Table A2. Probit regression results for households participating in the intercropping program.
VariablesDependent Variable: Dummy Participation
Coef.Robust S.D.
Log(Distance)−0.390.03 ***
Land reallocation−1.040.32 ***
Age−0.060.03 **
Log(Age square)0.891.16 **
Family size0.030.05
Log(Agricultural labor)0.010.58
Uyghur0.560.25 **
Soil quality0.830.11 ***
Log (Land area)0.040.13
Irrigation−0.110.05 **
Dum11.270.21 ***
Dum20.780.20 **
Pseudo R20.1535
Log pseudolikelihood−188.87753
Wald chi2(9)60.30
P > chi20.0000
Note: ** and *** represent 5% and 1% statistical significance level, respectively; Source: own household survey in 2008.
Table A3. The matching quality test.
Table A3. The matching quality test.
Matching AlgorithmIndicators
Pseudo R2p > chi2Mean Standardized Bias
Nearest neighbor0.1530.0070.0000.89624.604.10
Note: The matching quality tests reported indicate that the estimation satisfies the underlying common support assumption.
Table A4. Balancing test using nearest neighbor matching.
Table A4. Balancing test using nearest neighbor matching.
Log (Distance)2.311.931.961.94−4.63−0.40
Land reallocation0.240.520.600.535.24−1.54
Log(Age square)7.557.687.657.681.850.65
Family size4.544.844.754.791.740.29
Log(agricultural labor)0.490.490.500.490.53−0.32
Soil quality0.240.540.520.535.560.12
Log (Land area)−0.58
Note: Results obtained by using radius and Kernel matching are similar and, for the sake of brevity, are not reported here (results are available on request from the authors); T-test demonstrated that the balance for all confounders was sufficient, meaning that the bias from confounders has been removed and that the underlying “balancing” assumption is satisfied; Source: own household survey in 2008.


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Table 1. Comparison of off-farm participation and varied incomes between participants and non-participants.
Table 1. Comparison of off-farm participation and varied incomes between participants and non-participants.
VariablesFull Sample AverageNon-ParticipantsParticipantsDiff. and T-Test
Off-farm employment participation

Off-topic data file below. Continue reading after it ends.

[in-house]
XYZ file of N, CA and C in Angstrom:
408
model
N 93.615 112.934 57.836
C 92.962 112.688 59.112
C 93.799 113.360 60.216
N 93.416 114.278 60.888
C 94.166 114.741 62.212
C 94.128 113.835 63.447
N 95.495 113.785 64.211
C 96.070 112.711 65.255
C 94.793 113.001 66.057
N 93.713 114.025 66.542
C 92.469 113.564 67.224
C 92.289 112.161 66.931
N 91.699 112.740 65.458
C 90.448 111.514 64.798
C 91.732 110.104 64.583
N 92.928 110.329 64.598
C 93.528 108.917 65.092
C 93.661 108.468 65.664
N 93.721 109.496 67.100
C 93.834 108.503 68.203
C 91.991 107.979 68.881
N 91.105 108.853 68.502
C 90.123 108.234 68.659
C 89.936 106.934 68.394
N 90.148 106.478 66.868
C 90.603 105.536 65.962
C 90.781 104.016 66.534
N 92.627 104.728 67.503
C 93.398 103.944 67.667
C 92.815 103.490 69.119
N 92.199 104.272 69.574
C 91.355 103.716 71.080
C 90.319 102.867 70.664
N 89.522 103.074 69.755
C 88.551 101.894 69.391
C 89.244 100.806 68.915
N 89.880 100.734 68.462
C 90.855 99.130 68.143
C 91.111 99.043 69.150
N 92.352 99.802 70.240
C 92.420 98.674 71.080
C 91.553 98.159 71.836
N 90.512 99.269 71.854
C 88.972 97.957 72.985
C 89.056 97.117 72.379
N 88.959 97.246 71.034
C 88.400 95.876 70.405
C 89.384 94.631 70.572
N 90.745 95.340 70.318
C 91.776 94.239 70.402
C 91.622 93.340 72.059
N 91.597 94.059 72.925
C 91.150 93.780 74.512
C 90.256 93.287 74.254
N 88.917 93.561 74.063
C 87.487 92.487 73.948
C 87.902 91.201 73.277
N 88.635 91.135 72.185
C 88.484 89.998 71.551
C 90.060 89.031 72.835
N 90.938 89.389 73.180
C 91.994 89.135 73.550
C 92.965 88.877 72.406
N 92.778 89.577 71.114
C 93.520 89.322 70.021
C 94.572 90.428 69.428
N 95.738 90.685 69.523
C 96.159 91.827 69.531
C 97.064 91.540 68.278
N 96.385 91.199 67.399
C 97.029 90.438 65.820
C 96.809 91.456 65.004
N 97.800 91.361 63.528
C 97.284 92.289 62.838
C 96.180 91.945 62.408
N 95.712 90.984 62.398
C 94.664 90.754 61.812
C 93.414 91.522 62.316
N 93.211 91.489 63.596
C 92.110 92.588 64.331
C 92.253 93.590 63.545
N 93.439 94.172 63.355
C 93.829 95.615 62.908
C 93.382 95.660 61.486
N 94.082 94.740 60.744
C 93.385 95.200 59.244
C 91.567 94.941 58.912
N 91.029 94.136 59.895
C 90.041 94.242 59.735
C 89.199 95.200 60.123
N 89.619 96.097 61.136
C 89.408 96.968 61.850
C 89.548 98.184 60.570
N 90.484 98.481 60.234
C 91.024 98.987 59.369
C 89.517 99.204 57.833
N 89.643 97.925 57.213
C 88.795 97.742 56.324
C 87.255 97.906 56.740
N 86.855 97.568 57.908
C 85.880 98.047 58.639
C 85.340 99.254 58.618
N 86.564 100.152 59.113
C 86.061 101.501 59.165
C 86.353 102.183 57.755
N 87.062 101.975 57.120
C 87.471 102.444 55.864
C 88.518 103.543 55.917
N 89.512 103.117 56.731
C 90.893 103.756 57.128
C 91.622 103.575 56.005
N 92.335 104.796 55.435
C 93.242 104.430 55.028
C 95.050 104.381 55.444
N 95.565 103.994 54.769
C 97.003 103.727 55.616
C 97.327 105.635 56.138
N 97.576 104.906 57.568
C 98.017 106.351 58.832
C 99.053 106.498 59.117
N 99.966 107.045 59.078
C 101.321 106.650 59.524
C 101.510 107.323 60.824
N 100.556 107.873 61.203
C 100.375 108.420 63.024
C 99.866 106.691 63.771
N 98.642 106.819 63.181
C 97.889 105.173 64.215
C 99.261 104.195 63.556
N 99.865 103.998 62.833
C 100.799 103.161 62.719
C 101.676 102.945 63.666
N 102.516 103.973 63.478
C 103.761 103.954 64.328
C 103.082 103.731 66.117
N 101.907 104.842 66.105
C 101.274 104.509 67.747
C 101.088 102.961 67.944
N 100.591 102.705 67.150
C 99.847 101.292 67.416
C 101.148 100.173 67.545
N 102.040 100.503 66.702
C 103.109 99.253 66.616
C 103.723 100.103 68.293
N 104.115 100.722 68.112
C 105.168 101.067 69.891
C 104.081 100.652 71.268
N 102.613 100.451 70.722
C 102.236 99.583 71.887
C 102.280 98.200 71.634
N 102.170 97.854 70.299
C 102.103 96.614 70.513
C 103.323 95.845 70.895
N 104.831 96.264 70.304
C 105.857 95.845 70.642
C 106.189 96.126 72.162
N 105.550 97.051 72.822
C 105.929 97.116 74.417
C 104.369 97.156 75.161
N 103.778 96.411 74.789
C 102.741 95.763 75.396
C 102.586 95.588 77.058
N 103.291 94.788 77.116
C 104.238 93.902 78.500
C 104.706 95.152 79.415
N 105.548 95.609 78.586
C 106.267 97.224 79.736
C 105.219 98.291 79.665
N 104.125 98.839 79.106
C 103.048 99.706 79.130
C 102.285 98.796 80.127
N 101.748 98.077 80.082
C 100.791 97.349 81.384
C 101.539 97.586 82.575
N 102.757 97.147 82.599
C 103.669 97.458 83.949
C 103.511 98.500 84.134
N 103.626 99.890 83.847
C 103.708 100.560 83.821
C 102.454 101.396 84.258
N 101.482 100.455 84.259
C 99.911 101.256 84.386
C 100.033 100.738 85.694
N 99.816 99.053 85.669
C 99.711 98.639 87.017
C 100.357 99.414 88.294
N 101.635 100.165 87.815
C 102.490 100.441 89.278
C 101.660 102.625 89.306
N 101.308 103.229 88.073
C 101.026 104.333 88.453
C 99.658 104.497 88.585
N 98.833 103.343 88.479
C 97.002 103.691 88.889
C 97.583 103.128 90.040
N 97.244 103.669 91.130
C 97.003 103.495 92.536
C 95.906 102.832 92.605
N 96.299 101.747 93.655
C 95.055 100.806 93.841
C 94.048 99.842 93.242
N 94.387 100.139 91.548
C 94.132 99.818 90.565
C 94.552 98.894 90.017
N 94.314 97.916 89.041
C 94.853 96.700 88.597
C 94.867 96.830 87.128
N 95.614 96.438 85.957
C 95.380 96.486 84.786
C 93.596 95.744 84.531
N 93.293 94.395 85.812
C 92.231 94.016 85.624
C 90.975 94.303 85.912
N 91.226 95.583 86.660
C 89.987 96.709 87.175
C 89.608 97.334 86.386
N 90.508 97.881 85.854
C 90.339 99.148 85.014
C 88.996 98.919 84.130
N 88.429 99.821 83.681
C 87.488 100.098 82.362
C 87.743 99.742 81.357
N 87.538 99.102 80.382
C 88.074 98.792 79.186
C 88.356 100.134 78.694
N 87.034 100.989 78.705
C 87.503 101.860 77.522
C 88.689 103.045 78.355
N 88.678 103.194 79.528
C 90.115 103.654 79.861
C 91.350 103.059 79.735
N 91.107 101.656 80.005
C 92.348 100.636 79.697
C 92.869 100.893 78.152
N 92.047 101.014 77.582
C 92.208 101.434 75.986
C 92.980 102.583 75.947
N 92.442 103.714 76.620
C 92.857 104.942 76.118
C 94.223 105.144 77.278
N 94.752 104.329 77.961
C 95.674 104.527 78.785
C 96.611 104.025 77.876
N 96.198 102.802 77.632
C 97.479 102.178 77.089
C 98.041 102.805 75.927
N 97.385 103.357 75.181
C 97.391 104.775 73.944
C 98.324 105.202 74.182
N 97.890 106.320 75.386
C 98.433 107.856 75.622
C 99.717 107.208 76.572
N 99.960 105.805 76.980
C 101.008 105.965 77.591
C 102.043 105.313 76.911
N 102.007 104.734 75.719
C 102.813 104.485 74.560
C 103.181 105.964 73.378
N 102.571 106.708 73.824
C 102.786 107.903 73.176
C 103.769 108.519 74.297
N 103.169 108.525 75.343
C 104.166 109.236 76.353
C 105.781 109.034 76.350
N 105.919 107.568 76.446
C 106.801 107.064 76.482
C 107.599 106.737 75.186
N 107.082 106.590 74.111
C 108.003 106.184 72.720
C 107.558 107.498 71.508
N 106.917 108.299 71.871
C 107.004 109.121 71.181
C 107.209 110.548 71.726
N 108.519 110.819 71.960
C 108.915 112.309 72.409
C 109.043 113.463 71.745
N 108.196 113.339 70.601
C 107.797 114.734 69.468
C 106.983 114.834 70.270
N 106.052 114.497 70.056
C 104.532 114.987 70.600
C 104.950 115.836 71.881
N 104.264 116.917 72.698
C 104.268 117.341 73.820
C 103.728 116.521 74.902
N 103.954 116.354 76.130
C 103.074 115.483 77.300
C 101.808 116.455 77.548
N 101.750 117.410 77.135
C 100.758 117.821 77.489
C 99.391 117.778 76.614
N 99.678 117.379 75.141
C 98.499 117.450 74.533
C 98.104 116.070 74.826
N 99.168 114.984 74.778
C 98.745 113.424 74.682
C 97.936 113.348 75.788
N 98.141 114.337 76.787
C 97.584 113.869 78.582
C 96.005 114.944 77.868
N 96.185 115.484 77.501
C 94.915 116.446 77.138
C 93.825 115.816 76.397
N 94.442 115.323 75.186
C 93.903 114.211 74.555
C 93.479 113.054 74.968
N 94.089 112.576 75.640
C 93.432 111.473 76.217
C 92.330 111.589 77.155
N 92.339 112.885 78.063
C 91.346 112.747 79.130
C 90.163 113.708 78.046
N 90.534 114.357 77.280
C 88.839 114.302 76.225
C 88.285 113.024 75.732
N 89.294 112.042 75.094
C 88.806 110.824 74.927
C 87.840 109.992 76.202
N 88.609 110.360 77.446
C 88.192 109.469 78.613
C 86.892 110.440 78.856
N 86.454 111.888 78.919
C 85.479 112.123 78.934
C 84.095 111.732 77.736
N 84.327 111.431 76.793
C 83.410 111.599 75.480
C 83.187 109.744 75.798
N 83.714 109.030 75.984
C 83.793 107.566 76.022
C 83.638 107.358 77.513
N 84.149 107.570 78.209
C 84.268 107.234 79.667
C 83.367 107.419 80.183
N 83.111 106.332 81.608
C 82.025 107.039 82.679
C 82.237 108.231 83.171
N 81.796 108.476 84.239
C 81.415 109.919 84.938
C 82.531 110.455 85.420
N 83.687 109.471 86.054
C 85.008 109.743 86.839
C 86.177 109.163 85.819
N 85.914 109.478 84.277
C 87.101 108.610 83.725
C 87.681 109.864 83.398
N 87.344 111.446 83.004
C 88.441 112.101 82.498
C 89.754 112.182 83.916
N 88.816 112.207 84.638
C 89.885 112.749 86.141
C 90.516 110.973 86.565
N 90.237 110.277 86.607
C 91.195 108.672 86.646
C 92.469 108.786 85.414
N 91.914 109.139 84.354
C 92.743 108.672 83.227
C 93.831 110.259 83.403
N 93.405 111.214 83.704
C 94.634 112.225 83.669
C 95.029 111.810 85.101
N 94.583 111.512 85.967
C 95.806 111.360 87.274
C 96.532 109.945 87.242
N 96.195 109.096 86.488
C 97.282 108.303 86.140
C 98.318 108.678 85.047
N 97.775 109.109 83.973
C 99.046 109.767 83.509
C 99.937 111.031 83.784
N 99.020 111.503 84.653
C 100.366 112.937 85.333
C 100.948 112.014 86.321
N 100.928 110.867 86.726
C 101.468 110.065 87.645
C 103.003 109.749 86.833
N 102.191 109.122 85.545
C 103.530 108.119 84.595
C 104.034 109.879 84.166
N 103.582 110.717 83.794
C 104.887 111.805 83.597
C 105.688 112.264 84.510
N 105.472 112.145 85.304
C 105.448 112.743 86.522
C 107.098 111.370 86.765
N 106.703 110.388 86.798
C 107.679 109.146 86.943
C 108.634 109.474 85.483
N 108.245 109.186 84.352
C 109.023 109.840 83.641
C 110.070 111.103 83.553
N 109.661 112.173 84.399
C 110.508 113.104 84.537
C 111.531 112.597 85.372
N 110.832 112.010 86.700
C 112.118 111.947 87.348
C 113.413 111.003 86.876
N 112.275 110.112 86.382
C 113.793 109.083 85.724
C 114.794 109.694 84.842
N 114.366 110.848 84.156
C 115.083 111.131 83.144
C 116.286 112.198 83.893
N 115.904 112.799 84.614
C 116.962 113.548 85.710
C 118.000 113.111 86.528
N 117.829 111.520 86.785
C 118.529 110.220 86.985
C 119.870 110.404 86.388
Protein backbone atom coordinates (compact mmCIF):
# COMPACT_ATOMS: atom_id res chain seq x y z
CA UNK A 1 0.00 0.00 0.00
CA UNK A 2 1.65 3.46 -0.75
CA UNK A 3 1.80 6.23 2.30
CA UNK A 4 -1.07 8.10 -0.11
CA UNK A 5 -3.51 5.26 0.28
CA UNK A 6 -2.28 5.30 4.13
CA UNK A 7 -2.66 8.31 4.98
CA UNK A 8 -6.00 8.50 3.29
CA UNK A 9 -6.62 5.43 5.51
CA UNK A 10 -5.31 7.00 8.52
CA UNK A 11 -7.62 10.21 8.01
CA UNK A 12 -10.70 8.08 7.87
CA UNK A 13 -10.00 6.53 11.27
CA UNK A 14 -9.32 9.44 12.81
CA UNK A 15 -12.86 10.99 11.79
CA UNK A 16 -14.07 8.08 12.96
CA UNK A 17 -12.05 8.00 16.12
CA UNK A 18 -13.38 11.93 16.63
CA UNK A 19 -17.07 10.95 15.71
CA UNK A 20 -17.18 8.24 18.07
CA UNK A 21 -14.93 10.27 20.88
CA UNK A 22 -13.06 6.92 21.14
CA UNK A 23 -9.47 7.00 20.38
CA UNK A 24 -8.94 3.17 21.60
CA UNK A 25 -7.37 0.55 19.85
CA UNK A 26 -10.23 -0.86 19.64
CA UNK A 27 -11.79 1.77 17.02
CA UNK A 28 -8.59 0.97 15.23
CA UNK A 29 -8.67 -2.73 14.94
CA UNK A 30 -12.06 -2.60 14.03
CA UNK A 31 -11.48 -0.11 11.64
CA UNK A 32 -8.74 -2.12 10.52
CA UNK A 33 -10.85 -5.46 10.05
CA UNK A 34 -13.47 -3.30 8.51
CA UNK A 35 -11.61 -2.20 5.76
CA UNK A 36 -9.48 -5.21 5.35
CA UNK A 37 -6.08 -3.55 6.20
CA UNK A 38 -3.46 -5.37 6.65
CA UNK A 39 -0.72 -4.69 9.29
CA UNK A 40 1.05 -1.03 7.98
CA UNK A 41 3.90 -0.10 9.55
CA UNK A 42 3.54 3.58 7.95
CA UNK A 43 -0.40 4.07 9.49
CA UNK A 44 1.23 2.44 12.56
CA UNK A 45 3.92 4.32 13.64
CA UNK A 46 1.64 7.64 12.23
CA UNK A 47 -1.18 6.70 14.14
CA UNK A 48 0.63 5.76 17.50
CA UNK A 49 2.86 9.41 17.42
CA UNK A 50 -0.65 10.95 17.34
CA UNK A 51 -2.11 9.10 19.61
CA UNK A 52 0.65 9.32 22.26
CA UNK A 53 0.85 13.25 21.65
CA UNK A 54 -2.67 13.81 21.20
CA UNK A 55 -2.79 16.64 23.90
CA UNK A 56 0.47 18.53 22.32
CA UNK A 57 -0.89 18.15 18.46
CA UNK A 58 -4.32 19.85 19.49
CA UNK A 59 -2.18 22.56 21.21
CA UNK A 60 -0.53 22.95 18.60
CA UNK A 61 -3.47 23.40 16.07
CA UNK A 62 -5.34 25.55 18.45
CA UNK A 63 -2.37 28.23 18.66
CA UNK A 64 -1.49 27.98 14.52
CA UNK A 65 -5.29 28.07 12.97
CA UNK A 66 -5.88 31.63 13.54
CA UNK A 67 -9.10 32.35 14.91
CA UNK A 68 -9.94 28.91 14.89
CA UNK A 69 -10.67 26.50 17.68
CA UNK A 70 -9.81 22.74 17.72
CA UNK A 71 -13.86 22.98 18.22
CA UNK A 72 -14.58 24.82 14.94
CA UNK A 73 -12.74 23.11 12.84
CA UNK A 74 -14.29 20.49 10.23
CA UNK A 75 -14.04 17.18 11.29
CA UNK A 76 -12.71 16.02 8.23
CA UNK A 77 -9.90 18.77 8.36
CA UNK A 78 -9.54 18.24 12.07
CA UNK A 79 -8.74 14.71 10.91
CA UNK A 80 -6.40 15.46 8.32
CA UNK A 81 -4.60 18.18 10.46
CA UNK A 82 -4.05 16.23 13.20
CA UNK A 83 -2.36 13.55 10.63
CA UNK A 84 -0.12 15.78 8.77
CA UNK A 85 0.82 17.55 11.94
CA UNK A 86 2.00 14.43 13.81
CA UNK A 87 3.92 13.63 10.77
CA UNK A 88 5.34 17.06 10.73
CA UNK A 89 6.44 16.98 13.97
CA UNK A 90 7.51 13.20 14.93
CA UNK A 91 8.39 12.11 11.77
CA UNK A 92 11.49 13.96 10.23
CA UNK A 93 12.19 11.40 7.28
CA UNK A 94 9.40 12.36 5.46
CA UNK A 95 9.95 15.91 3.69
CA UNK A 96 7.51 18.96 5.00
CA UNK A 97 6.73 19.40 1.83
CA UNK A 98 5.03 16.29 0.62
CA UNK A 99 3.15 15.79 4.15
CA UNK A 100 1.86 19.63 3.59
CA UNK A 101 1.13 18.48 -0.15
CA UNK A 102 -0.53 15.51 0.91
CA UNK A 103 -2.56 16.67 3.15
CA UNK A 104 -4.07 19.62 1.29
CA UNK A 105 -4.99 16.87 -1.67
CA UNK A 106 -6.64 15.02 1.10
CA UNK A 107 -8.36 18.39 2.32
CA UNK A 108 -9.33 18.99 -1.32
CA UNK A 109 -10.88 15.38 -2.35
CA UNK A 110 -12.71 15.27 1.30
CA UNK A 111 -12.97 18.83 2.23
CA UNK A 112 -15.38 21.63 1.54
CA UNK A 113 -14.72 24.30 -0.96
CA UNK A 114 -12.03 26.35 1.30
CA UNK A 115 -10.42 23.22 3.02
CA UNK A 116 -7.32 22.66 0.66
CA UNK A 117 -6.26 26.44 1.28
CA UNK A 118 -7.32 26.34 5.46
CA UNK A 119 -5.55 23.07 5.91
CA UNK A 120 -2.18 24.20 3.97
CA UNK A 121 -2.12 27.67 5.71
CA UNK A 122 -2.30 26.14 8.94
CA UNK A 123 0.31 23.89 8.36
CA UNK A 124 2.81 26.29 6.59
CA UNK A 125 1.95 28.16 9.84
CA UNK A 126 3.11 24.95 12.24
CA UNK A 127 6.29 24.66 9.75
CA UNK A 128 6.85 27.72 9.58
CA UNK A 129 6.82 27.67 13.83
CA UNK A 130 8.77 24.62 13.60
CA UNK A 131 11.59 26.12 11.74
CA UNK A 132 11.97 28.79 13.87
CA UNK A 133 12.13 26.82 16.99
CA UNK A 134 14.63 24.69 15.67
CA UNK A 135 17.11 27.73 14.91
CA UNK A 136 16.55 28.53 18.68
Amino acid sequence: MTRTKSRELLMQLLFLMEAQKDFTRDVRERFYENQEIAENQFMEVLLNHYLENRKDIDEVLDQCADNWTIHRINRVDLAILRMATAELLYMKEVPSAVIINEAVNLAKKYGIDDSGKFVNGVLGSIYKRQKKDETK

Off-farm employment time (days per year)79.8896.1671.8724.28 *
Off-farm income (Yuan per household)2623.002762.852554.77208.07
Farming income (Yuan per household)16,192.0016,520.9816,031.70489.28
Gross income (Yuan per household)27,095.0025,033.0028,108.00−3075.00
Note: * represents 10% statistical significance level; Source: own household survey in 2008.
Table 2. Variable definition and descriptive statistics.
Table 2. Variable definition and descriptive statistics.
VariablesDefinitionMean (S.D.)Diff. (I-II)
Treatment VariableCombinedParticipant (I) Non-Participant (II)
ParticipationIntercropping adoption (=1 yes; =0 otherwise)////
Village Characteristics
DistanceDistance from village to township centre (km)9.20 (7.07)7.69 (5.75)12.28 (8.40)−4.59 ***
Land reallocationPast land reallocation experience(=1 yes; 0 = no)0.43 (0.43)0.53 (0.50)0.24 (0.04)0.28 ***
Household Characteristics
AgeAge of household head (years)47.81 (14.43)48.67 (14.02)46.06 (15.14)2.61 *
Age squareHead age squared 2493.052563.942348.82215.12 *
EducationHousehold head’s level of education (years)5.747 (3.14)5.59 (3.17)6.06 (3.05)−0.47 *
Family sizeNumber of person in the household4.74 (1.53)4.84 (1.53)4.54 (1.52)0.30 **
Agricultural laborShare of agricultural laborers as a share of total family laborers0.65 (0.23)0.66 (0.23)0.64 (0.23)0.02
UyghurUyghur ethnicity household0.88 (0.33)0.91 (0.28)0.80 (0.40)0.11 ***
(=1 yes; =0 otherwise)
Land Characteristics
Soil qualityThe quality of soil (=1 high; =0 otherwise)0.44 (0.50)0.54 (0.50)0.24 (0.43)0.30 ***
Land areaArea of cultivation land per capita (mu/capita)4.21 (5.89)4.22 (5.49)4.19 (6.65)0.03
IrrigationEnough irrigation (=1 yes; =0 otherwise)0.27 (0.44)0.29 (0.45)0.23 (0.42)0.06
Township Dummies
Dum1=1 If location is in Horiqol; =0 otherwise0.28 (0.45)0.38 (0.49)0.09 (0.28)0.29
Dum2=1 If location is in Bex’erik; =0 otherwise0.23 (0.42)0.26 (0.44)0.16 (0.37)0.10 ***
Obs. 352236116/
Note: *, **, and ***, respectively, represent 10%, 5% and 1% statistical significance levels; Source: own household survey in 2008.
Table 3. Estimation results of the impact of crop-tree intercropping on participants’ incomes.
Table 3. Estimation results of the impact of crop-tree intercropping on participants’ incomes.
Matching AlgorithmFarming IncomeOff-Farm IncomeGross Income
Nearest Matching−17932.89 ***−515.72−23600.92 ***
Radius Matching−22330.35 ***−970.09−30556.11 ***
Kernel Matching−17209.00 ***−657.35−22139.11 ***
Note: Covariates included are log (distance), land reallocation, age, log(age square), education, Uyghur, family size, log(share of agricultural labor), log(per capita land), soil quality, irrigation and two township dummies; *** represents 1% statistical significance level; Source: own household survey in 2008.